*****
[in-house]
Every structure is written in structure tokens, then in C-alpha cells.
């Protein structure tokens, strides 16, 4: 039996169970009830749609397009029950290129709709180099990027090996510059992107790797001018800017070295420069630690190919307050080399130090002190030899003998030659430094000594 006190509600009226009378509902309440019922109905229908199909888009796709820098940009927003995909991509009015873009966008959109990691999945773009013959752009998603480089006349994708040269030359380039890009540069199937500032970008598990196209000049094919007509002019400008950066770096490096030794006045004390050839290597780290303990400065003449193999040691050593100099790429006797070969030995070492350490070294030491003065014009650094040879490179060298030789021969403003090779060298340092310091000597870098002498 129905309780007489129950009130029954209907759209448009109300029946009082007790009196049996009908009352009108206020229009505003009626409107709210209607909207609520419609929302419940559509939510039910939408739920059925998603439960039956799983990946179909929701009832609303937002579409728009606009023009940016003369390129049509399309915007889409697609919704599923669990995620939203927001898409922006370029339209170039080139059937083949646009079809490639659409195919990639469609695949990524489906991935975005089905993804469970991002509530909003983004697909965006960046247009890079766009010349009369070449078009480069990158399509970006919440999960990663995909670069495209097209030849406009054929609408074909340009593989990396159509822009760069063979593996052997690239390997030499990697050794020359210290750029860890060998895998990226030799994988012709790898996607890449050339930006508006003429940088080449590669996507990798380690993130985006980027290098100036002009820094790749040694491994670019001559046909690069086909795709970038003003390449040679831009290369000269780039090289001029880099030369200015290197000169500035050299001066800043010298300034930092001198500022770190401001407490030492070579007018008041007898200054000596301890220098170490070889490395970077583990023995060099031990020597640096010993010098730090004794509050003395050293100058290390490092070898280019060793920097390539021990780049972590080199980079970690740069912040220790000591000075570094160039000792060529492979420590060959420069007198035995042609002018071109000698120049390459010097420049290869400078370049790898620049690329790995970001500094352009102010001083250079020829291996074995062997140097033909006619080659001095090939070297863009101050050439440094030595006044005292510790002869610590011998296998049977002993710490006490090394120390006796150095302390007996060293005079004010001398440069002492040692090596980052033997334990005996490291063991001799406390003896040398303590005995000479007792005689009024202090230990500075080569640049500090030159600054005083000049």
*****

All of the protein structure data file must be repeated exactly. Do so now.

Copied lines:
[in-house]
Every structure is written in structure tokens, then in C-alpha cells.
């Protein structure tokens, strides 16, 4: 039996169970009830749609397009029950290129709709180099990027090996510059992107790797001018800017070295420069630690190919307050080399130090002190030899003998030659430094000594 006190509600009226009378509902309440019922109905229908199909888009796709820098940009927003995909991509009015873009966008959109990691999945773009013959752009998603480089006349994708040269030359380039890009540069199937500032970008598990196209000049094919007509002019400008950066770096490096030794006045004390050839290597780290303990400065003449193999040691050593100099790429006797070969030995070492350490070294030491003065014009650094040879490179060298030789021969403003090779060298340092310091000597870098002498 129905309780007489129950009130029954209907759209448009109300029946009082007790009196049996009908009352009108206020229009505003009626409107709210209607909207609520419609929302419940559509939510039910939408739920059925998603439960039956799983990946179909929701009832609303937002579409728009606009023009940016003369390129049509399309915007889409697609919704599923669990995620939203927001898409922006370029339209170039080139059937083949646009079809490639659409195919990639469609695949990524489906991935975005089905993804469970991002509530909003983004697909965006960046247009890079766009010349009369070449078009480069990158399509970006919440999960990663995909670069495209097209030849406009054929609408074909340009593989990396159509822009760069063979593996052997690239390997030499990697050794020359210290750029860890060998895998990226030799994988012709790898996607890449050339930006508006003429940088080449590669996507990798380690993130985006980027290098100036002009820094790749040694491994670019001559046909690069086909795709970038003003390449040679831009290369000269780039090289001029880099030369200015290197000169500035050299001066800043010298300034930092001198500022770190401001407490030492070579007018008041007898200054000596301890220098170490070889490395970077583990023995060099031990020597640096010993010098730090004794509050003395050293100058290390490092070898280019060793920097390539021990780049972590080199980079970690740069912040220790000591000075570094160039000792060529492979420590060959420069007198035995042609002018071109000698120049390459010097420049290869400078370049790898620049690329790995970001500094352009102010001083250079020829291996074995062997140097033909006619080659001095090939070297863009101050050439440094030595006044005292510790002869610590011998296998049977002993710490006490090394120390006796150095302390007996060293005079004010001398440069002492040692090596980052033997334990005996490291063991001799406390003896040398303590005995000479007792005689009024202090230990500075080569640049500090030159600054005083000049």